to viable farming and ranching land.
Increased the number of high
tunnel growing spaces for local producers.
LFLP led to planning of the HUB facility, which includes
the following service:
A certified community kitchen, utilized by food
entrepreneurs for events and cooking classes
Short-term housing above the HUB
An indoor growing facility for workforce development
and expanding agricultural markets
A space for home gardeners that will feed into
farmers markets and local food entrepreneurs
Health and nutrition education
for youth, elderly, and underserved populations
Through LFLP, Williamson has become a community that
embraces the value of growing food locally and eating
healthy. Because patients have better access to
healthcare, physical activity, and fresh foods, WHWC has
seen measurable health improvements. Specific results
from their efforts are as follows:
Patients who actively participated in diabetic
education, healthy eating, and active living programs
collectively reduced hemoglobin A1C numbers by 2.2%.
Currently, the farmers market
averages nearly 400 visitors per week and hosts up to 11
local vendors per week, depending on seasonal production.
To track long-term health changes, WHWC is in the process
of developing a method of tracking health and wellness
across sectors of the community. They are converting
records taken on paper to a mobile application method
that measure healthy eating, active living, volunteerism,
and nutrition education programming.
Additional case studies, podcasts, and videos
highlighting successes in other communities are available
As the Williamson Local Foods, Local Places
initiatives rolled out, there was soon more demand for
local food than suppliers could produce. Expanding their
reach to invite farmers from within a 70-mile radius of
Williamson has helped meet the demand.
The land available for farming efforts was not in a
condition to produce a lot of food, since much of it
rested on reclaimed mines. Additional resources were
required to help the land gain nutrients needed.
Free-range grazing and purchasing a rock crusher helped.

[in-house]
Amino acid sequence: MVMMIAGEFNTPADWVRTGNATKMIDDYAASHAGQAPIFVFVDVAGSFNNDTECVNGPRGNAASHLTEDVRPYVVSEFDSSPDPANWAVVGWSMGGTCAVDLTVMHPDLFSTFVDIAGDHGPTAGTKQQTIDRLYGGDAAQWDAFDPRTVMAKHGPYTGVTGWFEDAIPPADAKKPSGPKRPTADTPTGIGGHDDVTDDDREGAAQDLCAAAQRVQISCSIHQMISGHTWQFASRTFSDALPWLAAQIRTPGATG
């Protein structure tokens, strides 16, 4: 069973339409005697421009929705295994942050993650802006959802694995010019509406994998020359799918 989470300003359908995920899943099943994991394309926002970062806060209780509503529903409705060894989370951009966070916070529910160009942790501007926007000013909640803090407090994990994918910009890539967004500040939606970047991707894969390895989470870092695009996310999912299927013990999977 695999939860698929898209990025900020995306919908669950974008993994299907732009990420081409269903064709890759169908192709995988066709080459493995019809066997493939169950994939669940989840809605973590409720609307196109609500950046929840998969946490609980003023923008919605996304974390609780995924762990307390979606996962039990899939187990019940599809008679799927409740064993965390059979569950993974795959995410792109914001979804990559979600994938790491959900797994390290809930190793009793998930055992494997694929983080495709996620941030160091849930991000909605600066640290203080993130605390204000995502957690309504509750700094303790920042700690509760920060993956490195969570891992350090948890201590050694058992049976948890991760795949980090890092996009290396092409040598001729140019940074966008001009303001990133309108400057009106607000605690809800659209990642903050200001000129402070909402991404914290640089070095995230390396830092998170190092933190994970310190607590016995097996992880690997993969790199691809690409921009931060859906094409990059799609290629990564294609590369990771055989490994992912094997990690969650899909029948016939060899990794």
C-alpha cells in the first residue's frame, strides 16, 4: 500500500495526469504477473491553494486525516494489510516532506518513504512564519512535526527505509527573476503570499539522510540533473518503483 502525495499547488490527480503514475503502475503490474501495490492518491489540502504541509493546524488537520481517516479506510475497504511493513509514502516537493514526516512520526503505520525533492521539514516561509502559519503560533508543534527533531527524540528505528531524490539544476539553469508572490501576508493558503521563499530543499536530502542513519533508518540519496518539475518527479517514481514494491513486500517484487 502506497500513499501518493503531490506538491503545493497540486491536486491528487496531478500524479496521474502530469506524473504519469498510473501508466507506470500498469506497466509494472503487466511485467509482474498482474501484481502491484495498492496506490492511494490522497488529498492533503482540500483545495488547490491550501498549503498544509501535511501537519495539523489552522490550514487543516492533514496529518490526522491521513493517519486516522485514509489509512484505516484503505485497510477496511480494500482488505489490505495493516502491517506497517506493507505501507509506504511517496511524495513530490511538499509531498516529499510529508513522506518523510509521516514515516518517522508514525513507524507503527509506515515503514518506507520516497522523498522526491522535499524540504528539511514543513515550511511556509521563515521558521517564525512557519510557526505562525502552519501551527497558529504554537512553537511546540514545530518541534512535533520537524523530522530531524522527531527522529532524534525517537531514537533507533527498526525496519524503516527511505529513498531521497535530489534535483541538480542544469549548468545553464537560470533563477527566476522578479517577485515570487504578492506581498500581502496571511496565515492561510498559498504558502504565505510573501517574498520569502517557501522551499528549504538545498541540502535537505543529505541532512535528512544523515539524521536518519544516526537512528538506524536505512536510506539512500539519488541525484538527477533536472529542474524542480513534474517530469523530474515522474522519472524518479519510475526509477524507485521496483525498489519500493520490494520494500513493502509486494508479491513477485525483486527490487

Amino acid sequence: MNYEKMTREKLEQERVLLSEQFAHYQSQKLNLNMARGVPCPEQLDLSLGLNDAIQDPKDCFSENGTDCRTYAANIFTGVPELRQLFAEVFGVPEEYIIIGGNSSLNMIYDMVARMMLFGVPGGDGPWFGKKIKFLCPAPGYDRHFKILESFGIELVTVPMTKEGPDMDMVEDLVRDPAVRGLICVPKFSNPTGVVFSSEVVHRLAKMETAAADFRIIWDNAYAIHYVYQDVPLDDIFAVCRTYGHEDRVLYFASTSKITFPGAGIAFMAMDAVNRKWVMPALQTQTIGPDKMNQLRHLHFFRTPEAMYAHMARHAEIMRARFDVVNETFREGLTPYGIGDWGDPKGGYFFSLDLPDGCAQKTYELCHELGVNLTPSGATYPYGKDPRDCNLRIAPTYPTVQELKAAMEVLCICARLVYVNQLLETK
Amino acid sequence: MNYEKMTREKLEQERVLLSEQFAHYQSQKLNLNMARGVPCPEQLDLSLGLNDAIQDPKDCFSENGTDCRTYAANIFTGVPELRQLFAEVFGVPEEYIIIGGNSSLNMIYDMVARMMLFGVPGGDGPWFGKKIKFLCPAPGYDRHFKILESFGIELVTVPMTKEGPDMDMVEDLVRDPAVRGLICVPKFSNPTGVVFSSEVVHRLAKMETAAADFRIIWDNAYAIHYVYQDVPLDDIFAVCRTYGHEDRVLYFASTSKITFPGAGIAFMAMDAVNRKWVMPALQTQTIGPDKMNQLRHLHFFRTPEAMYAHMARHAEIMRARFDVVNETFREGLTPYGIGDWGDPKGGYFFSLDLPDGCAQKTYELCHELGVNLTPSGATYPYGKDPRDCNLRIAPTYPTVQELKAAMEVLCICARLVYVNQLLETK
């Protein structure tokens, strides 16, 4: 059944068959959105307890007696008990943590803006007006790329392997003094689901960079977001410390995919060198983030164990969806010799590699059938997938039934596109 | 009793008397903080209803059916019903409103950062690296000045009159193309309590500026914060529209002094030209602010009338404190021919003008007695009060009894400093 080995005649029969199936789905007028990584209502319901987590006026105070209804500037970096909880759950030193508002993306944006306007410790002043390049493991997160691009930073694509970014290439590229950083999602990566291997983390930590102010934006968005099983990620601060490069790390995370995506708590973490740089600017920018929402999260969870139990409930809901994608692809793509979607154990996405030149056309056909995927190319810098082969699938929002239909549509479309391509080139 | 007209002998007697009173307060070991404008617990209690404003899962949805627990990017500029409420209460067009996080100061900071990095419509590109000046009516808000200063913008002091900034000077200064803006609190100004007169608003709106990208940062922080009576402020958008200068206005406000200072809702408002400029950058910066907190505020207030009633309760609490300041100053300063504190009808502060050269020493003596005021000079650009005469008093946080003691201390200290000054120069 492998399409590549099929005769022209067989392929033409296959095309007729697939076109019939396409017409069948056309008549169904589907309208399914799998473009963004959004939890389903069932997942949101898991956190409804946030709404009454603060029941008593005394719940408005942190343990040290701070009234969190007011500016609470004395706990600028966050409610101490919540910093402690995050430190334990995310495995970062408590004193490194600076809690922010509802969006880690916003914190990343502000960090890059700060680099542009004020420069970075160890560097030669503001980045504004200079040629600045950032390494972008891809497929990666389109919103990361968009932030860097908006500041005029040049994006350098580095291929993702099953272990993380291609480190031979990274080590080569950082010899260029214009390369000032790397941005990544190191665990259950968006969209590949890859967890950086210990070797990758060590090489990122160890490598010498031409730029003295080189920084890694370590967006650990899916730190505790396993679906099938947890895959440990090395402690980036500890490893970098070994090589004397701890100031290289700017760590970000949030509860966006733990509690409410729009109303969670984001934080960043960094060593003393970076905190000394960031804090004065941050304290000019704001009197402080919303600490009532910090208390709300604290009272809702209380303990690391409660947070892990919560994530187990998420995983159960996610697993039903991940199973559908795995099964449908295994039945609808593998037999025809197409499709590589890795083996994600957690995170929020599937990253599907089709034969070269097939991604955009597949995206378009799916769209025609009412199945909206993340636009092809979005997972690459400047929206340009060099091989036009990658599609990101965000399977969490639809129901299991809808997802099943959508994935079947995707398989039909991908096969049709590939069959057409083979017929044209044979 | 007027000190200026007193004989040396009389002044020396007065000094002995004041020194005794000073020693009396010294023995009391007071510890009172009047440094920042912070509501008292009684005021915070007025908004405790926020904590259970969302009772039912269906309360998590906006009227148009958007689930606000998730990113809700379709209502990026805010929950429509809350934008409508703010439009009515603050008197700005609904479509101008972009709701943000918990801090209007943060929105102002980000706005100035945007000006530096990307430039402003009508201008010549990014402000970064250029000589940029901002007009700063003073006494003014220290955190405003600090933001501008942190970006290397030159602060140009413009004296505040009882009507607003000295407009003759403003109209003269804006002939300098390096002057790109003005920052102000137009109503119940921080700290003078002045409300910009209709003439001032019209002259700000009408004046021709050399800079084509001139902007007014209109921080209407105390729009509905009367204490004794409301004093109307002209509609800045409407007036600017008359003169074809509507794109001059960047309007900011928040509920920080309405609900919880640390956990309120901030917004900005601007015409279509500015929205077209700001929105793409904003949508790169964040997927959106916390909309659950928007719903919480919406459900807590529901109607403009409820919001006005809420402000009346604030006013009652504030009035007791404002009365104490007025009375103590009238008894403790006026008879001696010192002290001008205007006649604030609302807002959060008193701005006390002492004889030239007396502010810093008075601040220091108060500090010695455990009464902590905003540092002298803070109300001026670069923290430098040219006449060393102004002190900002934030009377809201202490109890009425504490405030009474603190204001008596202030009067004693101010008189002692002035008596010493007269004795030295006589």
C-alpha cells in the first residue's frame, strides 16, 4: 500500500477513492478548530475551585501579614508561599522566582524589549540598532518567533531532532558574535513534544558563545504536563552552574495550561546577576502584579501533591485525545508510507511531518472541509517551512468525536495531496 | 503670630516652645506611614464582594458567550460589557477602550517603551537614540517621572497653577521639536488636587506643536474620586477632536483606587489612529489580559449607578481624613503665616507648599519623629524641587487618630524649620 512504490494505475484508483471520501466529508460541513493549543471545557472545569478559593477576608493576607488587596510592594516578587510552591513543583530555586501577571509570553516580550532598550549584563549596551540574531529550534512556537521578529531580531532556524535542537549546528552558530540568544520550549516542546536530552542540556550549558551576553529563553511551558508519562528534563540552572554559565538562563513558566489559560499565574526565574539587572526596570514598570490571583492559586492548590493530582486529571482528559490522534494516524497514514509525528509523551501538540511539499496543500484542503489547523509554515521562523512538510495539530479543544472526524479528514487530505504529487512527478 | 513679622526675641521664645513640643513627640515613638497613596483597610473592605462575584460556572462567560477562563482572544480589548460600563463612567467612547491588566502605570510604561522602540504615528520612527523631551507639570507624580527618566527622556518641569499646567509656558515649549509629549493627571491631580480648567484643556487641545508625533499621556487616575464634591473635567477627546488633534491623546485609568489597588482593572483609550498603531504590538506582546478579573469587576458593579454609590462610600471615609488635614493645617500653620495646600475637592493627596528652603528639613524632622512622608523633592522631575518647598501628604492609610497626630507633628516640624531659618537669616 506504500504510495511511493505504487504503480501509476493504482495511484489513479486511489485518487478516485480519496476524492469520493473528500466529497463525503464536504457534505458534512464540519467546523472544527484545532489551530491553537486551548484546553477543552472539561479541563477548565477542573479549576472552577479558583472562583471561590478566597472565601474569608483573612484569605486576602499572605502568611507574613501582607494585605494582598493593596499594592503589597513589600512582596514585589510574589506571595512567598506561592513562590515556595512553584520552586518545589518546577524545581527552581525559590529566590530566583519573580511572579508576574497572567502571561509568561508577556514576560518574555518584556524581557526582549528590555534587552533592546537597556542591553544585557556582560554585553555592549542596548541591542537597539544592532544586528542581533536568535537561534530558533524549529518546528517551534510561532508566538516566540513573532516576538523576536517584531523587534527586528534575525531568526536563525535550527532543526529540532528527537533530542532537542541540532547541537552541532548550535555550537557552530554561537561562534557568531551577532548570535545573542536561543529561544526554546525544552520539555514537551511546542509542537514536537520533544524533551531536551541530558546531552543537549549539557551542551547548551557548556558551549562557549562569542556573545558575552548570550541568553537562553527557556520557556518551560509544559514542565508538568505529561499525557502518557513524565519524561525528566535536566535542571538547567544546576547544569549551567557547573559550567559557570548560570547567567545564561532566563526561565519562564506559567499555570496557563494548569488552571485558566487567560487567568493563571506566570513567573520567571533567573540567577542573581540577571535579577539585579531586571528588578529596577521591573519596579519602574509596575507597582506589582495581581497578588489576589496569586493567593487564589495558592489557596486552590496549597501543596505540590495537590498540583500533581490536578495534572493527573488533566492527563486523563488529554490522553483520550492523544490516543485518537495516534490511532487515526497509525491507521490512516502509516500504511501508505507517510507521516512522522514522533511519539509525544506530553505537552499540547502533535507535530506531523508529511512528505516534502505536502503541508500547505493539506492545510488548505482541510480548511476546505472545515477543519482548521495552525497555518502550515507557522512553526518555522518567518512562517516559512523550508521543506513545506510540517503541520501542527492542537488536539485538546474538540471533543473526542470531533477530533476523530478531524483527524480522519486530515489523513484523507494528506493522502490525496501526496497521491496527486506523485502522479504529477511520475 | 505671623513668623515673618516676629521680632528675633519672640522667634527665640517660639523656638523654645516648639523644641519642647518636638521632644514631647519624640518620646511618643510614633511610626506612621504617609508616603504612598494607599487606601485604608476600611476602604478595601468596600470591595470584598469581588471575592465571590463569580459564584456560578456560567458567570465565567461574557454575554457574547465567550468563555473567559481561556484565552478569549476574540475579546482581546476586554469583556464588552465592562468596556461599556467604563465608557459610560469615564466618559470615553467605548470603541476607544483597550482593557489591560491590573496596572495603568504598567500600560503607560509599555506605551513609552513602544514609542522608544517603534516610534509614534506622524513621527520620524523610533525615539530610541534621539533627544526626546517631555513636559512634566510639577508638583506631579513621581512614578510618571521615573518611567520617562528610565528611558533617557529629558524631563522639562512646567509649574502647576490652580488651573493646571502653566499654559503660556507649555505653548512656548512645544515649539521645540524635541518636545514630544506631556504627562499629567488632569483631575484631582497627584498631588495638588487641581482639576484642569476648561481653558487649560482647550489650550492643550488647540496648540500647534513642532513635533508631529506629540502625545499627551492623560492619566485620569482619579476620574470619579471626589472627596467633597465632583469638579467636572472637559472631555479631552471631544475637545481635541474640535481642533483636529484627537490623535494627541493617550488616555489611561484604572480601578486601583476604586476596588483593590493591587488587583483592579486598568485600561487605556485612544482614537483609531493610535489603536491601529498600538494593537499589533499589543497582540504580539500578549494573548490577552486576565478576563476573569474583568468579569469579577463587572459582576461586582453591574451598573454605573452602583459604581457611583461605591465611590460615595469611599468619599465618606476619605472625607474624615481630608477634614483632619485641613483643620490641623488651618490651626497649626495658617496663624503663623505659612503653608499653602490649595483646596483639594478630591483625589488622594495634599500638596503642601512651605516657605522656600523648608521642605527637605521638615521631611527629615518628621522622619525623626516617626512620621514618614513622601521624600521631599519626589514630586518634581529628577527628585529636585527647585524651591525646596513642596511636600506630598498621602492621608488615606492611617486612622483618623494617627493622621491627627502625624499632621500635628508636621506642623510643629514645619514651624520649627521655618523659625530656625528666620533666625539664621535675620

Helping the community and local
food networks embrace the new mindset of buying local,
fresh food and supporting local agricultural efforts was
important. Although slow going at first, their efforts
eventually created popularity for farm-to-table events
and increased local farm-to-restaurant consumption.
ongoing challenges and lessons learned were shared by
community leaders in a 2017 LFLP summit.
Efforts to duplicate the Williamson LFLP project have
already begun to happen in other communities. Williamson
has become a conduit of sharing information, resources,
and best practices. Suggestions for other communities:
Include representatives from different sectors in the
community in order to diversify the market and spark
Relocate healthcare facilities downtown to create
easier accessibility to primary and preventive
Support local entrepreneurs and
their partnerships with local farmers to increase access
to fresh food options for patrons.
Please contact the models and innovations contact directly for the most complete and current information
about this program. Summaries of models and innovations are provided by RHIhub for your convenience. The
programs described are not endorsed by RHIhub or by the Federal Office of Rural Health Policy. Each rural
community should consider whether a particular project or approach is a good match for their community’s
needs and capacity. While it is sometimes possible to adapt program components to match your resources, keep
in mind that changes to the program design may impact results.